LINGUIST List 10.1958

Sat Dec 18 1999

Disc: What Exactly Are Allophones?

Editor for this issue: Naomi Ogasawara <naomilinguistlist.org>


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  1. Francisco Dubert, Disc: What Exactly Are Allophones?
  2. Larry, Re: Disc: What Exactly Are Allophones?

Message 1: Disc: What Exactly Are Allophones?

Date: Thu, 16 Dec 1999 10:03:56 +0100
From: Francisco Dubert <fgdubertusc.es>
Subject: Disc: What Exactly Are Allophones?

At the beginning of this discussion, Dan Alford mentioned Peter Ladefoged
as the responsible of his interpretation of what allophones are.

In his introduction to Phonetics, Peter Ladefoged (1993, p. 40) writes:

"The variants of the phonemes that occur in detailed phonetic transcription
are known as allophones. They are generated as a result of applying the
phonological rules to the segments in the underlying forms of words. We
have already discussed some of the rules that generate different allophones
of the segment /t/. For example, we know that in most varieties of American
English, /t/ has a voiced allophone when it occurs between a stressed vowel
and an unestressed vowel".


Francisco Dubert Garc�a
Departamento de Filolox�a Galega
Universidade de Santiago de Compostela
Santiago de Compostela
Espa�a
e-mail: fgdubertusc.es
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Message 2: Re: Disc: What Exactly Are Allophones?

Date: Thu, 16 Dec 1999 15:16:38 +0900
From: Larry <be262scn.org>
Subject: Re: Disc: What Exactly Are Allophones?

Dear colleagues,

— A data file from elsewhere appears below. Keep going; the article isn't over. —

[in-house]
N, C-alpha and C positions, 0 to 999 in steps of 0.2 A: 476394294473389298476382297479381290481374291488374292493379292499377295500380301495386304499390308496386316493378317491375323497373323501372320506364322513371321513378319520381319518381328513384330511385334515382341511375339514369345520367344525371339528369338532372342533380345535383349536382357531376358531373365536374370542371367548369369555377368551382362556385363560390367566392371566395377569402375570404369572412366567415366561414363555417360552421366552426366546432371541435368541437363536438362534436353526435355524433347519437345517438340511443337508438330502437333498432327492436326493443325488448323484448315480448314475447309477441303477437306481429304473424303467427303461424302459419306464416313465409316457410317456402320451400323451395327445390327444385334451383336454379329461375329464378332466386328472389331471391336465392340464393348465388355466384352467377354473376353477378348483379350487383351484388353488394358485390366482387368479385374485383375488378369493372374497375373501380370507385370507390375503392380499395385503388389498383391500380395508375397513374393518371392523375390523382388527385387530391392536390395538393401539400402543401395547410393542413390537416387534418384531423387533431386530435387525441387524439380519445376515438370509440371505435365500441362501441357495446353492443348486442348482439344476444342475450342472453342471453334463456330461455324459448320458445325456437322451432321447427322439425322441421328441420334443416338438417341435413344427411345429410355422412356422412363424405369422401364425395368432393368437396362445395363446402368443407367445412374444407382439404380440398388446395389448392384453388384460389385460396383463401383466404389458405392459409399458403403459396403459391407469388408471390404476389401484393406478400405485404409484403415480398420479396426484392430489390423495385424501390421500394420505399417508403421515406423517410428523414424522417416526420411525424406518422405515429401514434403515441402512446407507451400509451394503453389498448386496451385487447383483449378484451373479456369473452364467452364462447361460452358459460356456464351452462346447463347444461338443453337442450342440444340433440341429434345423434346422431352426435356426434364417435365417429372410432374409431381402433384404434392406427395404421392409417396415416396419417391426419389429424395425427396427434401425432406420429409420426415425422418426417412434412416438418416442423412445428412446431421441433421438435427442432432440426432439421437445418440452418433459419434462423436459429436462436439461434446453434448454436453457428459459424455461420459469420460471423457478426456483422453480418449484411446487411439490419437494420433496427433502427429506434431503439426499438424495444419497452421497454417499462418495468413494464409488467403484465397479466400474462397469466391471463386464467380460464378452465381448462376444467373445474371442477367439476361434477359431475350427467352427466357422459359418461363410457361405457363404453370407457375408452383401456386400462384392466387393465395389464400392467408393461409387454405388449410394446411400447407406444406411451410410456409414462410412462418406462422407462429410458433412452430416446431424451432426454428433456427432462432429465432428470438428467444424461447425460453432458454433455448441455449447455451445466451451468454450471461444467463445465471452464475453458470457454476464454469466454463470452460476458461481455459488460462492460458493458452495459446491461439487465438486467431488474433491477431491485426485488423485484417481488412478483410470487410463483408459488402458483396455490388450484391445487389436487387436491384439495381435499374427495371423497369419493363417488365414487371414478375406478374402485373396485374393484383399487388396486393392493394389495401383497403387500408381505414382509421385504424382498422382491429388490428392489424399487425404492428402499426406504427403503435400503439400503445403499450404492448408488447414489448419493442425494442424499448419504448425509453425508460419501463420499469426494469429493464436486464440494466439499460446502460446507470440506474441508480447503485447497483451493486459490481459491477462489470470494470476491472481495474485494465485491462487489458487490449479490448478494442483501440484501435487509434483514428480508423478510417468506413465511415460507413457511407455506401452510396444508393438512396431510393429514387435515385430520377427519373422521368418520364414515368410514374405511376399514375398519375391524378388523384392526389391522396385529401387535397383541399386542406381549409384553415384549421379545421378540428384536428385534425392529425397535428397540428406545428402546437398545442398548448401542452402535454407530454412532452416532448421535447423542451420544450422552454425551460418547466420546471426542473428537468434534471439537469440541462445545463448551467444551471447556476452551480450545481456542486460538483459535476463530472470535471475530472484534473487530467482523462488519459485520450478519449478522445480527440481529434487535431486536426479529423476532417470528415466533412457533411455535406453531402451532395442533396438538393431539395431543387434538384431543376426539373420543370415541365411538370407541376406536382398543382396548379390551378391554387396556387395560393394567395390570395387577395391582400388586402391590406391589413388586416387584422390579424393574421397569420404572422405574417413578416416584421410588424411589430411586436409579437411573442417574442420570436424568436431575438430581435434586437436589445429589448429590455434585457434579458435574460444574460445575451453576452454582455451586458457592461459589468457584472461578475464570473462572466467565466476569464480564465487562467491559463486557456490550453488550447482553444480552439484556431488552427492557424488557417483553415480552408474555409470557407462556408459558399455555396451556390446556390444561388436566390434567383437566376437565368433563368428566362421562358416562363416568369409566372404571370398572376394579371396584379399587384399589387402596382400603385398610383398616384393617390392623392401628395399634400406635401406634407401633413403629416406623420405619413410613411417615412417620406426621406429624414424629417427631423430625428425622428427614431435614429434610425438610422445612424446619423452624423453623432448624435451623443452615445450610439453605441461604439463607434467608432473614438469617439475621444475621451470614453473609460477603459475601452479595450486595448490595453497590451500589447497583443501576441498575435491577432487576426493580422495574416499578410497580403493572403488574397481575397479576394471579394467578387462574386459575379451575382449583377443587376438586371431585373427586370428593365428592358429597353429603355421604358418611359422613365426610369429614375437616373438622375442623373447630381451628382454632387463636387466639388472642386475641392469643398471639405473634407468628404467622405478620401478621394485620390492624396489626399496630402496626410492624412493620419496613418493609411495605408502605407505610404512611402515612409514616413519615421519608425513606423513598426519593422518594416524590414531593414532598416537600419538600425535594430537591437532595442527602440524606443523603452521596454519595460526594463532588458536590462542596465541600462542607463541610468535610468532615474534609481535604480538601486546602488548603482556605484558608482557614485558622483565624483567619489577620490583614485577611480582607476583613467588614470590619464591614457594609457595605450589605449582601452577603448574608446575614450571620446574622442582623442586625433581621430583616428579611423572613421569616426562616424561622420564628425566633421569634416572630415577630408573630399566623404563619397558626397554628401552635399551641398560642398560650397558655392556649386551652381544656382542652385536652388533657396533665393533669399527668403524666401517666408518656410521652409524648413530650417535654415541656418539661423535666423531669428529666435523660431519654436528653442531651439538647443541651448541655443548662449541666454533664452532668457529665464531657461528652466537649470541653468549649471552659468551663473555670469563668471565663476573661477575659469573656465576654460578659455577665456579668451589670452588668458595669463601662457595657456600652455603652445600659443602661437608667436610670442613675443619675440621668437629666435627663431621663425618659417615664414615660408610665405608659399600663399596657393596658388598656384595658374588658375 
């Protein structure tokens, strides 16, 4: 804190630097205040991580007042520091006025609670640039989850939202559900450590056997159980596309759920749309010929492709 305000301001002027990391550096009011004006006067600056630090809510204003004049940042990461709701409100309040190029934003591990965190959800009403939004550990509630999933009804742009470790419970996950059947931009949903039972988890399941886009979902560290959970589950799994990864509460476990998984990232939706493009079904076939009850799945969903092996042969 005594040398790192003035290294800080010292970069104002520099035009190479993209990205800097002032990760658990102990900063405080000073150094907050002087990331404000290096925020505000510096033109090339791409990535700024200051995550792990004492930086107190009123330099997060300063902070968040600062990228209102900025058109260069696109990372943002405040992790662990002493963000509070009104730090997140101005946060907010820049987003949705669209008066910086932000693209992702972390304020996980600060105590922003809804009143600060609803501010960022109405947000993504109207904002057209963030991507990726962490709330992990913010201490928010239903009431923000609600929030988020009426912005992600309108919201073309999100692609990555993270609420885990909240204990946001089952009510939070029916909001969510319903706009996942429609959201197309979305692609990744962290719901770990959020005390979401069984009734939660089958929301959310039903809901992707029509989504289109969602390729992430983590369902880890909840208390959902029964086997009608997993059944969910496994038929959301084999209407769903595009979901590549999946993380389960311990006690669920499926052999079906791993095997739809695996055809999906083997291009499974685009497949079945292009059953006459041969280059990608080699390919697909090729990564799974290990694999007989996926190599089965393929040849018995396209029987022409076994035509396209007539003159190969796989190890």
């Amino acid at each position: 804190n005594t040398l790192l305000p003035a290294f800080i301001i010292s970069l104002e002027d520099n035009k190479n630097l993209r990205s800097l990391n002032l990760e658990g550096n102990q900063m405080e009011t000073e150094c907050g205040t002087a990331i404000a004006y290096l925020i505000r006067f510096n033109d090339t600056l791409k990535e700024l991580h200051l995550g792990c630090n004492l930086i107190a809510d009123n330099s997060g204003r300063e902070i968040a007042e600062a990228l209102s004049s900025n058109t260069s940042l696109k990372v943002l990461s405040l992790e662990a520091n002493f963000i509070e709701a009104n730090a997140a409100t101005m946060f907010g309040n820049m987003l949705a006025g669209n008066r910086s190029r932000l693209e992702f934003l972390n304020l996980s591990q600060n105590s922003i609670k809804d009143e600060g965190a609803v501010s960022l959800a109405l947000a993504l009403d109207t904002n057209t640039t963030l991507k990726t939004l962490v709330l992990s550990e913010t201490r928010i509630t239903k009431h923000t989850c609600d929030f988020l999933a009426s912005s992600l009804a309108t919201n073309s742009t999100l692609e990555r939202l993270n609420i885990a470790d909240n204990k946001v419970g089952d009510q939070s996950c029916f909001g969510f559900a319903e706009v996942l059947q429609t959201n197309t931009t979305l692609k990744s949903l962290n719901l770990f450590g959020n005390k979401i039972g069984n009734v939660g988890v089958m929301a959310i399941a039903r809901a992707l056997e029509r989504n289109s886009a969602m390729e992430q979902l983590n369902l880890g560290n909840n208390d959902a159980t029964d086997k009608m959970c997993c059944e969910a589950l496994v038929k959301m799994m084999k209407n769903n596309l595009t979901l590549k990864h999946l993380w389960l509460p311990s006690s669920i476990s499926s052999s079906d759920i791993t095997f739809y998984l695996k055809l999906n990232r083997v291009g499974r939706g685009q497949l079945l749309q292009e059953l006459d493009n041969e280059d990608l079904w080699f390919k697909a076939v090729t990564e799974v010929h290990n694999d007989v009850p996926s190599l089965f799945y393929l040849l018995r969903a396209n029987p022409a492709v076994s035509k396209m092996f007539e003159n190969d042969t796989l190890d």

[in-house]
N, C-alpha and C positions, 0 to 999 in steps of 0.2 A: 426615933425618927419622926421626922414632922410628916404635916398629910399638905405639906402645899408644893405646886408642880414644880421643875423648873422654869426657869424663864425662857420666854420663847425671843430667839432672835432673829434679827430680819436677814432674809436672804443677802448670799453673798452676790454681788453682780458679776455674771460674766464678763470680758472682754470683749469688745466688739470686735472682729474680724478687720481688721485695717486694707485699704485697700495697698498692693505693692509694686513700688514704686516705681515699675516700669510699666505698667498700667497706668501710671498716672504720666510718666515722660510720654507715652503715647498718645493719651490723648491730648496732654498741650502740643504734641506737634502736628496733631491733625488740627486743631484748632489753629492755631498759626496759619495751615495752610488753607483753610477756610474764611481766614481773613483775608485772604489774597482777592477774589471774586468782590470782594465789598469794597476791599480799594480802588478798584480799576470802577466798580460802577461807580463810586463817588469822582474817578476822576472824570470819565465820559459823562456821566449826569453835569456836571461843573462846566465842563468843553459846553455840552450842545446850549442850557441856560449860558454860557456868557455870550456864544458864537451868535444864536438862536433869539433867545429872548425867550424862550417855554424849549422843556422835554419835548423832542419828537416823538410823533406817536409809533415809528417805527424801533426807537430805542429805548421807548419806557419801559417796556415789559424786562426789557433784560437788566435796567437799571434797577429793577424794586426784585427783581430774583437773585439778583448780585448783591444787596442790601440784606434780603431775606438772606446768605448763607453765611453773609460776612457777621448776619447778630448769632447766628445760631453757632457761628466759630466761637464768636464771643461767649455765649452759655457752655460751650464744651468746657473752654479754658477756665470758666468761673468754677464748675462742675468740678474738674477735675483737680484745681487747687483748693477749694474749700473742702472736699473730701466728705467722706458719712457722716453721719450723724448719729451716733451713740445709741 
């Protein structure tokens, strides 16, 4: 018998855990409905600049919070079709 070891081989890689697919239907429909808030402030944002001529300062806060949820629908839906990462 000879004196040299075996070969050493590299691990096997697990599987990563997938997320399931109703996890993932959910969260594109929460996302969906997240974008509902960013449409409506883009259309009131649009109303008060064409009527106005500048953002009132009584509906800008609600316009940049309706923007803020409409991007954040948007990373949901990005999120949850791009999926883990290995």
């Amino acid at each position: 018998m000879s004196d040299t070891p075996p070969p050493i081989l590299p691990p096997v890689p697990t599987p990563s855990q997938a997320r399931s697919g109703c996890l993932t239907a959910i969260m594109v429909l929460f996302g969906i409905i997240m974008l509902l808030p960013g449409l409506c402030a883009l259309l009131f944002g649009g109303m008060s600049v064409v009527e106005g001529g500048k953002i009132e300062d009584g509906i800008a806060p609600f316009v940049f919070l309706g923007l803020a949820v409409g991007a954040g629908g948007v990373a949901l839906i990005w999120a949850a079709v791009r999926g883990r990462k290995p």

Has it occurred to you that inspite of the spirited assertions as to the
nature of allophones - now mainly restatements of the options "it is a
thing" and "it is a relationship" - we, collectively, have not come closer
to what one might call a new "working definition"?

I see several problems with our discussion:
- with the exception of one person, all discussion participants appear to
belong to the language culture, hence thought culture, that I will label,
for convenience's sake, "Indo-European": this severely limits our ability
to consider nouns as anything but "things" (material or conceptual) and
also forces us into a dual "either-or" mode of thinking
- the problem that the original question hints at, is in my view, not
sufficiently answered by Dan Moonhawks non-Indo-European suggestions, but
those suggestions clearly indicate to me the severe limitations of the
mental boxes we "Indo-Europeans" are stuck in
- I am not sure whether we have kept in view the original question, the one
that started the discussion (not that that is essential for our learning
process), but by reconsidering that question and addressing it directly we
just *might* escape the loop of argument restatements: in other words, for
the sake of those of us who have been uninvolved in the disucssion but who
are interested, more "brainstorming" and less "shooting down opposing
arguments" would be helpful - I would like to be exposed to a broader
variety of explanations, not just the narrowig focus of "thing" or "not
thing"

Just a few meta-thoughts. :-)

Best regards: Larry
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